You can tell them that the Earth is flat and the sky is pink. You can tell them that pigs fly. You can tell them that Elvis is still alive and playing Yahtzee in a bunker somewhere with Tupac and Andy Kaufman. But you never, ever, ever, ever, ever tell a Nebraska walk-on never.
“As for parity, when Coach [Tom] Osborne was getting beat by [Oklahoma coach] Barry Switzer, they said, ‘Nobody in the country can even compete with Barry. Let’s face it, they’re the greatest,’ ” says Jeff Makovicka, the former Cornhuskers fullback and backfield stalwart on Nebraska’s 1994 and 1995 national championship sides. “Now they’re saying, ‘You’re never going to be what you were before there was this parity.’
“Well they were probably saying, ‘You’re never going to win the Big Eight or a national championship.’ Or, ‘You’re never going be in the national championship because the Florida schools have got all the kids, there’s no way a Northern school can do it.’
“I think for time immemorial, there have been those arguments, that there’s no way you can do it again.”
And he’s heard ’em all. In the ’70s, it was Switzer. A generation later, it was Florida speed. Now enforced parity — scholarship limitations, television dollars flowing everywhere — is the hill to Nebraska football’s Sisyphus. Throw in a Big Ten that’s deep in quality coaches, deeper in fat wallets and 15 years of questionable hires in Lincoln, and you can see the obstacles strewn in front of new coach Scott Frost, who’ll make his spring debut on Saturday before a national television audience and a packed house.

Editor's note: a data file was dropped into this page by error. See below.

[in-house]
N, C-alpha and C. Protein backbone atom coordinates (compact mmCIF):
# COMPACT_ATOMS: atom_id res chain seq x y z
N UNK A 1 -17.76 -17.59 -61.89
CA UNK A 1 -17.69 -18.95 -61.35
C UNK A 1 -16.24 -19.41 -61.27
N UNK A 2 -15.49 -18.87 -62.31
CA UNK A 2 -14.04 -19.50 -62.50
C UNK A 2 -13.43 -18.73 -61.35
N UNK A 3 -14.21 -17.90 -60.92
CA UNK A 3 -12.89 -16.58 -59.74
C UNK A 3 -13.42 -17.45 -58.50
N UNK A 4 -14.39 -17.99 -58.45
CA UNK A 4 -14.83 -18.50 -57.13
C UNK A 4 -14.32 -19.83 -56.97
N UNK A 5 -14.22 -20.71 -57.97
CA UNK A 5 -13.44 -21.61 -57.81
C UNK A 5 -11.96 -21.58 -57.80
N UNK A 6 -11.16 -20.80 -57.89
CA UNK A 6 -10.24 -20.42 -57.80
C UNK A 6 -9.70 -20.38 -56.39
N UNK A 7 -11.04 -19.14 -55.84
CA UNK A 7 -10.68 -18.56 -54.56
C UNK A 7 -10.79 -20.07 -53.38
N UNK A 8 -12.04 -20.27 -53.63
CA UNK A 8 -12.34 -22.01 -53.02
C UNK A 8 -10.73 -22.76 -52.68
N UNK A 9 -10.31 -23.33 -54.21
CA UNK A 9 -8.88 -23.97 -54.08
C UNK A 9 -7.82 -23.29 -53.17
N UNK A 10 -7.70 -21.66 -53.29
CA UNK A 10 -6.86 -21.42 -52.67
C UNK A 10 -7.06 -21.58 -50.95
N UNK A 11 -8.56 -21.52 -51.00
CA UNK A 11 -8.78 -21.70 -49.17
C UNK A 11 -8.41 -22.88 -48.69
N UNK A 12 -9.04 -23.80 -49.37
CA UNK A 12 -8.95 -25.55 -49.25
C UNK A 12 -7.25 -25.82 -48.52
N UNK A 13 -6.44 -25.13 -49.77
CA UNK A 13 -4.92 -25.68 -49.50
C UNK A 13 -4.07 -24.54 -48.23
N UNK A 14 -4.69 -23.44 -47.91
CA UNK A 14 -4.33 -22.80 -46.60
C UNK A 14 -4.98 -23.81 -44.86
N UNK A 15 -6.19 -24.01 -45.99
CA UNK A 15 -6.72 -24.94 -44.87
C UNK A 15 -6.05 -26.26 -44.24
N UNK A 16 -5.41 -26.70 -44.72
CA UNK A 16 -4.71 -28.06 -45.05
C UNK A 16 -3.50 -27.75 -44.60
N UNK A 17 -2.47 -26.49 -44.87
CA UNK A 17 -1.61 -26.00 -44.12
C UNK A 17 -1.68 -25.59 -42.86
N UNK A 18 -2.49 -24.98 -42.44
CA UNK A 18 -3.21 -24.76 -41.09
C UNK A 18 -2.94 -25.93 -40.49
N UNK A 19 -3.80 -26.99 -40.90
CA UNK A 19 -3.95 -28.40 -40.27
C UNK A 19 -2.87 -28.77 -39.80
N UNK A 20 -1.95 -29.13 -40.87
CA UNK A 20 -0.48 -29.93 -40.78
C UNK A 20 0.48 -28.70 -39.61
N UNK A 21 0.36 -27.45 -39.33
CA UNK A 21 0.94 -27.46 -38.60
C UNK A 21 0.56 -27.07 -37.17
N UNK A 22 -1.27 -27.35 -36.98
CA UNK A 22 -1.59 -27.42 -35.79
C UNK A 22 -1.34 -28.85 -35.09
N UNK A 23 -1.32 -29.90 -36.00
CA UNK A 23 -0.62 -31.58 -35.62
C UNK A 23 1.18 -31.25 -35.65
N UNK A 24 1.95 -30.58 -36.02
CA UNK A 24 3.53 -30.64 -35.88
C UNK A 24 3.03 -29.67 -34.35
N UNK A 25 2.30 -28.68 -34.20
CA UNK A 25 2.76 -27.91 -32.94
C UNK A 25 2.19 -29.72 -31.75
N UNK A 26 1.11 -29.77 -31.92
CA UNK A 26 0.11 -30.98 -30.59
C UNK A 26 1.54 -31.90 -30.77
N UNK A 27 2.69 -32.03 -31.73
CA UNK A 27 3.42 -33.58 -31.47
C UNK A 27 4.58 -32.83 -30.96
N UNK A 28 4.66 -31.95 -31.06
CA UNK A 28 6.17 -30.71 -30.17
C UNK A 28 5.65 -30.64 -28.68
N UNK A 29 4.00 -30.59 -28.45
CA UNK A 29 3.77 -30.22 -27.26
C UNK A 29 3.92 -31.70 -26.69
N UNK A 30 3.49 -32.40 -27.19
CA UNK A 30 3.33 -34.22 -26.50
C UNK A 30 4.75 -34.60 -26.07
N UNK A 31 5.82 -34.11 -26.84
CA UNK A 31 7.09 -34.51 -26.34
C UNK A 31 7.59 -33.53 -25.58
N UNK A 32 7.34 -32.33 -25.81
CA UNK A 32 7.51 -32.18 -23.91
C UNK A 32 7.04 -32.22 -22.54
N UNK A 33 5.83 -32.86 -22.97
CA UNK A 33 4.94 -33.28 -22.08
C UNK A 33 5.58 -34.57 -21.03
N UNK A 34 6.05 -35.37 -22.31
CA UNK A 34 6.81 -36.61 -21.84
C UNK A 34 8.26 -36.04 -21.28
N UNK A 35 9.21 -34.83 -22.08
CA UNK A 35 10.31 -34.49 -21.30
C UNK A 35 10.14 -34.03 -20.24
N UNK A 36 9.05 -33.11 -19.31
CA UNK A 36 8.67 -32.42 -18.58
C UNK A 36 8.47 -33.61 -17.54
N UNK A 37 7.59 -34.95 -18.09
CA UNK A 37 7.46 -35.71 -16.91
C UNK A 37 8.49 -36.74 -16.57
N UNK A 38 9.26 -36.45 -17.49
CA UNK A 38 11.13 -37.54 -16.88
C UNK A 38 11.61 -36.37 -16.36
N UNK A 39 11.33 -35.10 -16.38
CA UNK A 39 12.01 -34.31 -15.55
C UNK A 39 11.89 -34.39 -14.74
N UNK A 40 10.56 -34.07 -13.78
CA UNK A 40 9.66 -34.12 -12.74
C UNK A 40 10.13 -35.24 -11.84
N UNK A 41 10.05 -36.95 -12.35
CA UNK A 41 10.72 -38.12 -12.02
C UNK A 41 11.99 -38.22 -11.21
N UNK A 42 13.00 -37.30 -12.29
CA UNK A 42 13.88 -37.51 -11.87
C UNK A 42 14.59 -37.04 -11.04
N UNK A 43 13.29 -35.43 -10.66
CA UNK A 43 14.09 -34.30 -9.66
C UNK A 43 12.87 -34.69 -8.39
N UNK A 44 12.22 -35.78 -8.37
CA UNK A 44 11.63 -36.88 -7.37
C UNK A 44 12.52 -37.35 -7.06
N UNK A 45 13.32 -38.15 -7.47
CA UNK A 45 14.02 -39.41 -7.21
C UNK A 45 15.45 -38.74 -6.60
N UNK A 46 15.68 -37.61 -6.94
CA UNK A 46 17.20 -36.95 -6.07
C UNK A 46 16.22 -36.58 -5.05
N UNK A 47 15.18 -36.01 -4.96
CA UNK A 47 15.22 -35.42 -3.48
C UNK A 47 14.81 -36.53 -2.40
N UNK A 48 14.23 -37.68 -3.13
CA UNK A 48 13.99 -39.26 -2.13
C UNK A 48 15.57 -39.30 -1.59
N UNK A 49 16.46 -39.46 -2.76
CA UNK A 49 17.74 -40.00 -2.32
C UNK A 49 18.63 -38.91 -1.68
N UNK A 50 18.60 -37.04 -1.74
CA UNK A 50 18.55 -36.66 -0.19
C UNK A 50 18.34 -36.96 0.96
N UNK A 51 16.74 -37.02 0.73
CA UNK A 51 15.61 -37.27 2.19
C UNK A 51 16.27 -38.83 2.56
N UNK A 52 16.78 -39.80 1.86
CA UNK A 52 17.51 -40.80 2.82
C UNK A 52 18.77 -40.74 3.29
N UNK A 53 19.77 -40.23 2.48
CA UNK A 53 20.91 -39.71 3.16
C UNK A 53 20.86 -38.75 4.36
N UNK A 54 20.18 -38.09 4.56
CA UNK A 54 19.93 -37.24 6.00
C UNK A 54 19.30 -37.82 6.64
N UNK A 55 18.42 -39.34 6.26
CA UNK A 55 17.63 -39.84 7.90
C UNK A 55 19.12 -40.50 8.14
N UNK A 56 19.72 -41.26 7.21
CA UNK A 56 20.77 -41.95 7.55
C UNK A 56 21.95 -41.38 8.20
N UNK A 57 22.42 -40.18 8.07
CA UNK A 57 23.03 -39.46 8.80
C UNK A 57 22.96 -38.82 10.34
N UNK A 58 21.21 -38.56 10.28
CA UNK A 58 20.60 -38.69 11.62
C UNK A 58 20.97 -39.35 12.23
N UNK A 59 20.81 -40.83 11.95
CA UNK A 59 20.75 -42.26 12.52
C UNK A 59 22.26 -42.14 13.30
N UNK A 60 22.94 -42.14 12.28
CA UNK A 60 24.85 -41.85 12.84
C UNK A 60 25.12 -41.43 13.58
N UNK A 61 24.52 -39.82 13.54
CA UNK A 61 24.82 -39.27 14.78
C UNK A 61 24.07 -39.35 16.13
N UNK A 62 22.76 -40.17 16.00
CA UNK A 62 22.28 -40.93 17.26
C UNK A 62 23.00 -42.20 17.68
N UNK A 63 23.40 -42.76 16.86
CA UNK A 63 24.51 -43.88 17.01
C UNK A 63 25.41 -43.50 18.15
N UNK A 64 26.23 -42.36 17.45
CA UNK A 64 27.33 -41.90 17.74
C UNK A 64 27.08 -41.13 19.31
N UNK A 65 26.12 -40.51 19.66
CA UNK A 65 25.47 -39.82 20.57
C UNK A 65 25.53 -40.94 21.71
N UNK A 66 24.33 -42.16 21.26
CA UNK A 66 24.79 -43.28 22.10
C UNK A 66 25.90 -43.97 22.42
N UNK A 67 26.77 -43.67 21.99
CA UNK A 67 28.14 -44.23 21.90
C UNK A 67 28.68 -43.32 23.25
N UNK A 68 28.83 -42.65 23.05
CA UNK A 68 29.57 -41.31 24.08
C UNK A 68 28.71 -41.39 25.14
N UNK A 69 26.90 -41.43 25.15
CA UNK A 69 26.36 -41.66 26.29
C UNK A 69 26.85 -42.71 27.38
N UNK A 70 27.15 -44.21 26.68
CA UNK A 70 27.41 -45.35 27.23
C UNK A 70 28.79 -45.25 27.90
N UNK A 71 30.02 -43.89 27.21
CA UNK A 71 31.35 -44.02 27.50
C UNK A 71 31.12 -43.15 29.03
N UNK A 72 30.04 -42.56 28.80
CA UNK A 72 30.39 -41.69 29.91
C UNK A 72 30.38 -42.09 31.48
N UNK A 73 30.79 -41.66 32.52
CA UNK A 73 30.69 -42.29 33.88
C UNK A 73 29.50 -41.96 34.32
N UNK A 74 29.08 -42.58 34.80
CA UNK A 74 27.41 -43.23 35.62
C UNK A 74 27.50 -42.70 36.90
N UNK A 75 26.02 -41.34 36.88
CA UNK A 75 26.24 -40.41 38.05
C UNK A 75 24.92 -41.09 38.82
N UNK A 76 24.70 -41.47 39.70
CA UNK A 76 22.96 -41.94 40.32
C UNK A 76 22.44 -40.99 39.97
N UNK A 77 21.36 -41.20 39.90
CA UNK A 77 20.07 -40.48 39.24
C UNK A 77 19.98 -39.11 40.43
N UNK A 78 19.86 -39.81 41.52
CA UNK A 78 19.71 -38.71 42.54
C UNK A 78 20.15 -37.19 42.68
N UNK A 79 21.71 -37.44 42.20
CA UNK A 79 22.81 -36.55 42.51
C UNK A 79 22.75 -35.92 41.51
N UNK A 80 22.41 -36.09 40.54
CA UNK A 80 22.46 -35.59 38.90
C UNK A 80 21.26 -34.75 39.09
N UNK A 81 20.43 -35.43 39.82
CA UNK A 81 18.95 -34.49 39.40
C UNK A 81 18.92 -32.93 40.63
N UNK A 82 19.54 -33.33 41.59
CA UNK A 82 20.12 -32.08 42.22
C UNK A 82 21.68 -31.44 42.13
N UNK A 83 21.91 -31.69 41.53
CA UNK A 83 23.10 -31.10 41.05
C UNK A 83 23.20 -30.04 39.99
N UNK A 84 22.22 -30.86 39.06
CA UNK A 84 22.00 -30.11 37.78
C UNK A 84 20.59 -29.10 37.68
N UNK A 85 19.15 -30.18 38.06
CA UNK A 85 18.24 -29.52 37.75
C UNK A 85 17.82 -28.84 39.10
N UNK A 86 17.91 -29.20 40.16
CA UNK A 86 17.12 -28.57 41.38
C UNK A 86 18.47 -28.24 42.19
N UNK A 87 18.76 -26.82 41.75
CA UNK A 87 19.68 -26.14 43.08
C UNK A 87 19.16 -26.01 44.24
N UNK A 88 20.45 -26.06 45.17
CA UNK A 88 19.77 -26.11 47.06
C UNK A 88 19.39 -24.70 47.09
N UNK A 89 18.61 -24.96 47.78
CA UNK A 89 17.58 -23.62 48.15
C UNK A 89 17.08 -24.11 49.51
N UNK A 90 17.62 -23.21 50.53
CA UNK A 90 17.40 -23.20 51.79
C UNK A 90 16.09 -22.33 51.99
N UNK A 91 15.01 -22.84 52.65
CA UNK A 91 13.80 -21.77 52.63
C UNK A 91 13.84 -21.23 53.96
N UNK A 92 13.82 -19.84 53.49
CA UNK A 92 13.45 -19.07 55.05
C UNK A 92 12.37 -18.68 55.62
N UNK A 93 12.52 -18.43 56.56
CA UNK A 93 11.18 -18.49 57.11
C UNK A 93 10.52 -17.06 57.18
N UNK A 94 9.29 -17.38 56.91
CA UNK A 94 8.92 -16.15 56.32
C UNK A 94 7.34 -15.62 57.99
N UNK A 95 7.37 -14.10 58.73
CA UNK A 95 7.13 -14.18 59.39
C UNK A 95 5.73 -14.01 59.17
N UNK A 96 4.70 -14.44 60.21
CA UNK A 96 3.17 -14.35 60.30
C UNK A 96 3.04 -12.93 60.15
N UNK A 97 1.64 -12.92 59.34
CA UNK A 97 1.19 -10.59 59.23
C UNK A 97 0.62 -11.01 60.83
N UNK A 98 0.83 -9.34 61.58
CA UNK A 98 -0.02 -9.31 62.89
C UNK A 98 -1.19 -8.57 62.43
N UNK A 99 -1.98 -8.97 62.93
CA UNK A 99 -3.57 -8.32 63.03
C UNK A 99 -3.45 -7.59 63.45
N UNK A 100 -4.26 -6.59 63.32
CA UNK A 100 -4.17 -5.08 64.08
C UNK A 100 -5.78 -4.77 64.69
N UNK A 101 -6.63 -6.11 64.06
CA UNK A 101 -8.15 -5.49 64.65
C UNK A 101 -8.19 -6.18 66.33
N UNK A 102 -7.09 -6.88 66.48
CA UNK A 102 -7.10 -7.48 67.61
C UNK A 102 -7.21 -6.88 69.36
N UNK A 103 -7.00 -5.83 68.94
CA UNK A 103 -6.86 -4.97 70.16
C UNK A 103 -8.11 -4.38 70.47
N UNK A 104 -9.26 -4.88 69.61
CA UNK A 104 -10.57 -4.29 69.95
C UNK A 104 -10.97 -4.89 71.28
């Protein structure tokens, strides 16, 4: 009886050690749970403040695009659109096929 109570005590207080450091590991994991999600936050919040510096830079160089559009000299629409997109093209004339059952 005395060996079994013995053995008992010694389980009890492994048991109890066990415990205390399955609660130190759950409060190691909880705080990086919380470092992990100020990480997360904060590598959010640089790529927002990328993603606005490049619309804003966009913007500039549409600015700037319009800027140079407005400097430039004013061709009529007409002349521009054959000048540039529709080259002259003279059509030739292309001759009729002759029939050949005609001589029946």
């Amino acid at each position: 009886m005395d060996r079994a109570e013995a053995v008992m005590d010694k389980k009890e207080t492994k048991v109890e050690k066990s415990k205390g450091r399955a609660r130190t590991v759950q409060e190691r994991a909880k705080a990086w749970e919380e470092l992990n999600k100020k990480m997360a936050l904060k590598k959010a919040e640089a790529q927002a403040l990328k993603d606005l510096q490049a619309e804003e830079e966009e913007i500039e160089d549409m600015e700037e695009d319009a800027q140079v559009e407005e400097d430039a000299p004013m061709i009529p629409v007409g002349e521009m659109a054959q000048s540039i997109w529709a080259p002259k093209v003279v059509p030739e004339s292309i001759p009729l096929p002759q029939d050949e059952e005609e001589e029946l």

Only Makovicka doesn’t see obstacles. He sees excuses.
“Parity seems to be the trend now as to why we can’t get back. But I think we can,” the fullback-turned-attorney tells Land of 10. “And I think we can with Scott.
“Here’s the thing — Scott gets it. I think we’ve had coaches in the past who were probably good coaches and they knew the Xs and Os and they knew how to coach a kid up. But they didn’t understand what works here.
“And that’s the biggest issue — is what works here. Coach Osborne knew what worked here. Coach [Frank] Solich did.
“Scott knows what works, and you can see that he does already. He’s tried to go out and get character kids and make them understand that the only way you win championships is through a lot of hard work.”
From 1970 to 2016, the NFL drafted more former walk-ons at Nebraska — 25 — than from 606 other universities, combined, over the course of pro football history.
Hard work starts with growing your own.
And, more to the point, keeping them.
“No. 1, get some of our home-grown guys a chance to fulfill their dreams of being Huskers,” offers Allen Lyday, one of those guys who turned his walk-on dreams at Nebraska into reality, then parlayed those dreams into an NFL career with the Houston Oilers. “Even having a state-wide tryout. Something that says, ‘We’re committed to our walk-on program.’ ”